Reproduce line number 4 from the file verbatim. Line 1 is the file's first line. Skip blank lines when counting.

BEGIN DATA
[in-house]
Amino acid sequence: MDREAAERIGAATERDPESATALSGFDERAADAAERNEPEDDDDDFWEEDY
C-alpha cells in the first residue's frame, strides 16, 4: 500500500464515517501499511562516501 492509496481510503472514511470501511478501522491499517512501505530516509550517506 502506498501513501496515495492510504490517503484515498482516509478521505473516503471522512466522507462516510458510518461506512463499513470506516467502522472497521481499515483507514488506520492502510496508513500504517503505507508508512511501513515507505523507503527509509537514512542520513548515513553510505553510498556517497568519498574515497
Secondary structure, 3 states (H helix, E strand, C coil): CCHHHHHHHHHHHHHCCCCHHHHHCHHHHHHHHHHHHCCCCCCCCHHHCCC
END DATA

Secondary structure, 3 states (H helix, E strand, C coil): CCHHHHHHHHHHHHHCCCCHHHHHCHHHHHHHHHHHHCCCCCCCCHHHCCC